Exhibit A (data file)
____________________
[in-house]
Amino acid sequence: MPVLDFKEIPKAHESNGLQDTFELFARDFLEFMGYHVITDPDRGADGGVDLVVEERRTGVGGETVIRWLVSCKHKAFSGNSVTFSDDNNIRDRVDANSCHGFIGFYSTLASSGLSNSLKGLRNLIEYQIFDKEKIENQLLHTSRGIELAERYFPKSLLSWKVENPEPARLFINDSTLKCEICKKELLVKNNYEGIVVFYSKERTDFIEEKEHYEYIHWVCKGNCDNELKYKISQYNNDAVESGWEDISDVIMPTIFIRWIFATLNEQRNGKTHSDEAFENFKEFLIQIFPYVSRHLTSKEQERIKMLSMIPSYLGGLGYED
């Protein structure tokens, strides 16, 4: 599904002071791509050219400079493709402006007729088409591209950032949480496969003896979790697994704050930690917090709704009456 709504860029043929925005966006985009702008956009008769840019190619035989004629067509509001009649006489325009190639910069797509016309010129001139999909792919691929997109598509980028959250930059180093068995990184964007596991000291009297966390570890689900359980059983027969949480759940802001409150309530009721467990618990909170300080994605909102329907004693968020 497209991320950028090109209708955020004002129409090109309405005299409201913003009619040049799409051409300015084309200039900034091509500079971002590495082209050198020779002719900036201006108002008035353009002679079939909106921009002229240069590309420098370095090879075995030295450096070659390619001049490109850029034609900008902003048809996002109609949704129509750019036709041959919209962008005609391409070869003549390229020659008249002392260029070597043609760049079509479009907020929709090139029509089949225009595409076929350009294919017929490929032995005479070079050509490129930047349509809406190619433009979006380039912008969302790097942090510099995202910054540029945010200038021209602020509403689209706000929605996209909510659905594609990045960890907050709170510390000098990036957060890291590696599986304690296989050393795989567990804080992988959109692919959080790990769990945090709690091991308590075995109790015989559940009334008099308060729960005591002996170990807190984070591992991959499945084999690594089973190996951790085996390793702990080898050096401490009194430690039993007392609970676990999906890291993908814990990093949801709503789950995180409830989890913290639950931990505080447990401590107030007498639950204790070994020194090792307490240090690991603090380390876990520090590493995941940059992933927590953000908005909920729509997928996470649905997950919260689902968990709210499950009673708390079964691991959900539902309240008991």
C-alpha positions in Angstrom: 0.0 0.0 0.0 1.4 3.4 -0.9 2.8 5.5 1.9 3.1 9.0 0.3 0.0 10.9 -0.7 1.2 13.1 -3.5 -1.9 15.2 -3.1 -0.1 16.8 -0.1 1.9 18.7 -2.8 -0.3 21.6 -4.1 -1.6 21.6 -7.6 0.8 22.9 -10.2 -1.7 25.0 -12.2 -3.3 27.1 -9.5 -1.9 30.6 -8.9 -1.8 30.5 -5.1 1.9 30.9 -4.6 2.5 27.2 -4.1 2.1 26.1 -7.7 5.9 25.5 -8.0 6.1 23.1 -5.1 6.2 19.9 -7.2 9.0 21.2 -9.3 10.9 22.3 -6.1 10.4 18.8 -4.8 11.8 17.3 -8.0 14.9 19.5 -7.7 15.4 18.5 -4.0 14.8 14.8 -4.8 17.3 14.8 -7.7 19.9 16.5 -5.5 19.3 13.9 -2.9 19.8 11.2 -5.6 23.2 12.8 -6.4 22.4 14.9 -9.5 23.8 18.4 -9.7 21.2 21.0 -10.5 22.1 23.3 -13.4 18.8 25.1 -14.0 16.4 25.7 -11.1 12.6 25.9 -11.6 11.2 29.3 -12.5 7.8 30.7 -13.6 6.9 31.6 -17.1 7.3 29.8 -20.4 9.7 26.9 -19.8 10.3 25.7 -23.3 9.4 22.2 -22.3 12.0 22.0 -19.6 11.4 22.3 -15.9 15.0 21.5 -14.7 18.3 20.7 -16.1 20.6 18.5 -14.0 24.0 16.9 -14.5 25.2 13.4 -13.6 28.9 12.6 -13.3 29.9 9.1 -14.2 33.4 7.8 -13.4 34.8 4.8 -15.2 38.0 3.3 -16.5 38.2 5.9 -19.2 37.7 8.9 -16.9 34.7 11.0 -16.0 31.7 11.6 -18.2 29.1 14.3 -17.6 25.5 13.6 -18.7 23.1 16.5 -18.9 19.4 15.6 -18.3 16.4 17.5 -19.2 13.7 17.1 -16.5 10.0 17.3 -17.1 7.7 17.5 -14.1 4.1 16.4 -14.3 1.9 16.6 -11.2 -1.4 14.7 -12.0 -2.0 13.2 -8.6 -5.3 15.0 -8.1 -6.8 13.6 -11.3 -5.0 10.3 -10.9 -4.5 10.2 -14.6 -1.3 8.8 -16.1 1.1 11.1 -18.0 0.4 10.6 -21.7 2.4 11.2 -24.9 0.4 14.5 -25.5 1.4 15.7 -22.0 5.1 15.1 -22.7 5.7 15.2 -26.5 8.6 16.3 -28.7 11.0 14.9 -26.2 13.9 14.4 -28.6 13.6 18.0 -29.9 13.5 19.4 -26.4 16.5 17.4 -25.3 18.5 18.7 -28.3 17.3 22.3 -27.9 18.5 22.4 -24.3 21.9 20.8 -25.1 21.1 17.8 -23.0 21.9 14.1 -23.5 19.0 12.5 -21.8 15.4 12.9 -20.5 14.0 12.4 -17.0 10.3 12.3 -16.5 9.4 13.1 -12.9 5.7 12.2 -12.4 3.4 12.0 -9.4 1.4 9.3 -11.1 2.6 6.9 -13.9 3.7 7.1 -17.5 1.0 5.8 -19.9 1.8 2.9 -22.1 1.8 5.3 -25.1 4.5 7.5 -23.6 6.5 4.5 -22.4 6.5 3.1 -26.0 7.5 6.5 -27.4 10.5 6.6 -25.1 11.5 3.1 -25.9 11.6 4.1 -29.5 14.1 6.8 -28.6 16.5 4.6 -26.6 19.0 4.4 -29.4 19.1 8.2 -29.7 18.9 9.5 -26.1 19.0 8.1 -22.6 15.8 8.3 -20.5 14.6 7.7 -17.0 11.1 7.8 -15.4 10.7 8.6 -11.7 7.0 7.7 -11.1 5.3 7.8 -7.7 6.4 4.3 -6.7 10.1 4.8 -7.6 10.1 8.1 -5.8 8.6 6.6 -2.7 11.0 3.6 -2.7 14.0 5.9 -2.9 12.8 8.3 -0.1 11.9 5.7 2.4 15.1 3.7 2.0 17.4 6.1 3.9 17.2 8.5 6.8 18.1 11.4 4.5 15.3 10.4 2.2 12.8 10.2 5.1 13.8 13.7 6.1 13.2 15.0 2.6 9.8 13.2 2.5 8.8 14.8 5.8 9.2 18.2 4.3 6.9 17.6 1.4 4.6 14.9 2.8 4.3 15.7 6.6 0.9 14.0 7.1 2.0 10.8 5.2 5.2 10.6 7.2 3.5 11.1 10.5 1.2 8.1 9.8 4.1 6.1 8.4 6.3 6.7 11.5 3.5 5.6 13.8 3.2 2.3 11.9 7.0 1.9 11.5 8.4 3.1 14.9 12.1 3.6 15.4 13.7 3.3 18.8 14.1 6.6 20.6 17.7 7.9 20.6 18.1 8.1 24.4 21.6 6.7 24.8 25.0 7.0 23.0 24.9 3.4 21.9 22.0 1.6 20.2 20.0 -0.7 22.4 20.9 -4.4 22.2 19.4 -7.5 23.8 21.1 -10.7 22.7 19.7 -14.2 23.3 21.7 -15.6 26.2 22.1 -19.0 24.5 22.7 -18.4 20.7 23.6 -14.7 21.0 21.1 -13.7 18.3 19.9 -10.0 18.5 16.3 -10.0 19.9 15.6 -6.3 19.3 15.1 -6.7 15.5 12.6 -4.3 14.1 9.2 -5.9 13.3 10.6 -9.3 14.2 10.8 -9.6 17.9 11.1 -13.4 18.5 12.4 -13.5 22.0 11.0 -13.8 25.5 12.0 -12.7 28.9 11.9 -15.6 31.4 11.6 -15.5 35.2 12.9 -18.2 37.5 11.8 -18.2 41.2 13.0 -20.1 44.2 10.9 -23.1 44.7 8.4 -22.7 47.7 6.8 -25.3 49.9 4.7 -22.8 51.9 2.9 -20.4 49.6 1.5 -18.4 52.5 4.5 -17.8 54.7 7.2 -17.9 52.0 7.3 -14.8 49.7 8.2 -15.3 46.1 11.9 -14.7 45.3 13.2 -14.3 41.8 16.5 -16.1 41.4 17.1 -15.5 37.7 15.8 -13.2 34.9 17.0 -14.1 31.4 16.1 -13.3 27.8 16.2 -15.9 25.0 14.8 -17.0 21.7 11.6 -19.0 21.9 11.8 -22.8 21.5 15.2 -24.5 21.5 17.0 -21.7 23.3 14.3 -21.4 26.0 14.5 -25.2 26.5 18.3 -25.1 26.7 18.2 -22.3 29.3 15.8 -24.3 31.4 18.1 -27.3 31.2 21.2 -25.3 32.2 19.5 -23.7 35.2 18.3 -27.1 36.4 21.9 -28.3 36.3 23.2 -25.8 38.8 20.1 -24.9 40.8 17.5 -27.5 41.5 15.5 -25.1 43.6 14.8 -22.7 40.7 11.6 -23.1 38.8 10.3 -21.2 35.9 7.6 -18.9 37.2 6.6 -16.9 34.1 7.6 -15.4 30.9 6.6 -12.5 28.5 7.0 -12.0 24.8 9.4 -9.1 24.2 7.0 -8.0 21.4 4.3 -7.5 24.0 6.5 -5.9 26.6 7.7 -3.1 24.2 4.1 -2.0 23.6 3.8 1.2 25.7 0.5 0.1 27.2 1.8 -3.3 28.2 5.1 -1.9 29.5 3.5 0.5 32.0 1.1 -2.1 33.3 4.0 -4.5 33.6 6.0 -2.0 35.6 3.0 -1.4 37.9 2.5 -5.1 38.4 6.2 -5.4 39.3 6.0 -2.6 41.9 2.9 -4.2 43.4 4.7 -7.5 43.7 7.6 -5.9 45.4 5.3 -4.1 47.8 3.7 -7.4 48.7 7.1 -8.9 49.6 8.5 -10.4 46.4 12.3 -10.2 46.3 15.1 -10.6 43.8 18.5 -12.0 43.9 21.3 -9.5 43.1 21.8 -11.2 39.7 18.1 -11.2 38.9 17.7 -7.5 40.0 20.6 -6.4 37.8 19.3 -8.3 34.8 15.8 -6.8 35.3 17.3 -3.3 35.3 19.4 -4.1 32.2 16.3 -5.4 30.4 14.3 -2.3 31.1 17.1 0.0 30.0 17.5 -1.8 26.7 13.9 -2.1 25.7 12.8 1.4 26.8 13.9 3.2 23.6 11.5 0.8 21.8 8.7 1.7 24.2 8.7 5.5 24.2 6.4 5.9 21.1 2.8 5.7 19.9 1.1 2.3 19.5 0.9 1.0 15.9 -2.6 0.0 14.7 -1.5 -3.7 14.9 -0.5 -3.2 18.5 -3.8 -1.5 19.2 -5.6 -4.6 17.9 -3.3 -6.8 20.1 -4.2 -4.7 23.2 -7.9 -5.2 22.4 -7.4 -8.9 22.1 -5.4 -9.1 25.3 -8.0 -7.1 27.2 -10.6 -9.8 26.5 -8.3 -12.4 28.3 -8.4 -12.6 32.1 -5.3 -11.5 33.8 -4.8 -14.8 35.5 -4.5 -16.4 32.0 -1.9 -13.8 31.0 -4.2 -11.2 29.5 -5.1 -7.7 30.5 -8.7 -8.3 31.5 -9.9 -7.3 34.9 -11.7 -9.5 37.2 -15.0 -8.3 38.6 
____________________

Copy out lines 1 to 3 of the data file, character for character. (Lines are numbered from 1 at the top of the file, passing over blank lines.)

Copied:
[in-house]
Amino acid sequence: MPVLDFKEIPKAHESNGLQDTFELFARDFLEFMGYHVITDPDRGADGGVDLVVEERRTGVGGETVIRWLVSCKHKAFSGNSVTFSDDNNIRDRVDANSCHGFIGFYSTLASSGLSNSLKGLRNLIEYQIFDKEKIENQLLHTSRGIELAERYFPKSLLSWKVENPEPARLFINDSTLKCEICKKELLVKNNYEGIVVFYSKERTDFIEEKEHYEYIHWVCKGNCDNELKYKISQYNNDAVESGWEDISDVIMPTIFIRWIFATLNEQRNGKTHSDEAFENFKEFLIQIFPYVSRHLTSKEQERIKMLSMIPSYLGGLGYED
């Protein structure tokens, strides 16, 4: 599904002071791509050219400079493709402006007729088409591209950032949480496969003896979790697994704050930690917090709704009456 709504860029043929925005966006985009702008956009008769840019190619035989004629067509509001009649006489325009190639910069797509016309010129001139999909792919691929997109598509980028959250930059180093068995990184964007596991000291009297966390570890689900359980059983027969949480759940802001409150309530009721467990618990909170300080994605909102329907004693968020 497209991320950028090109209708955020004002129409090109309405005299409201913003009619040049799409051409300015084309200039900034091509500079971002590495082209050198020779002719900036201006108002008035353009002679079939909106921009002229240069590309420098370095090879075995030295450096070659390619001049490109850029034609900008902003048809996002109609949704129509750019036709041959919209962008005609391409070869003549390229020659008249002392260029070597043609760049079509479009907020929709090139029509089949225009595409076929350009294919017929490929032995005479070079050509490129930047349509809406190619433009979006380039912008969302790097942090510099995202910054540029945010200038021209602020509403689209706000929605996209909510659905594609990045960890907050709170510390000098990036957060890291590696599986304690296989050393795989567990804080992988959109692919959080790990769990945090709690091991308590075995109790015989559940009334008099308060729960005591002996170990807190984070591992991959499945084999690594089973190996951790085996390793702990080898050096401490009194430690039993007392609970676990999906890291993908814990990093949801709503789950995180409830989890913290639950931990505080447990401590107030007498639950204790070994020194090792307490240090690991603090380390876990520090590493995941940059992933927590953000908005909920729509997928996470649905997950919260689902968990709210499950009673708390079964691991959900539902309240008991």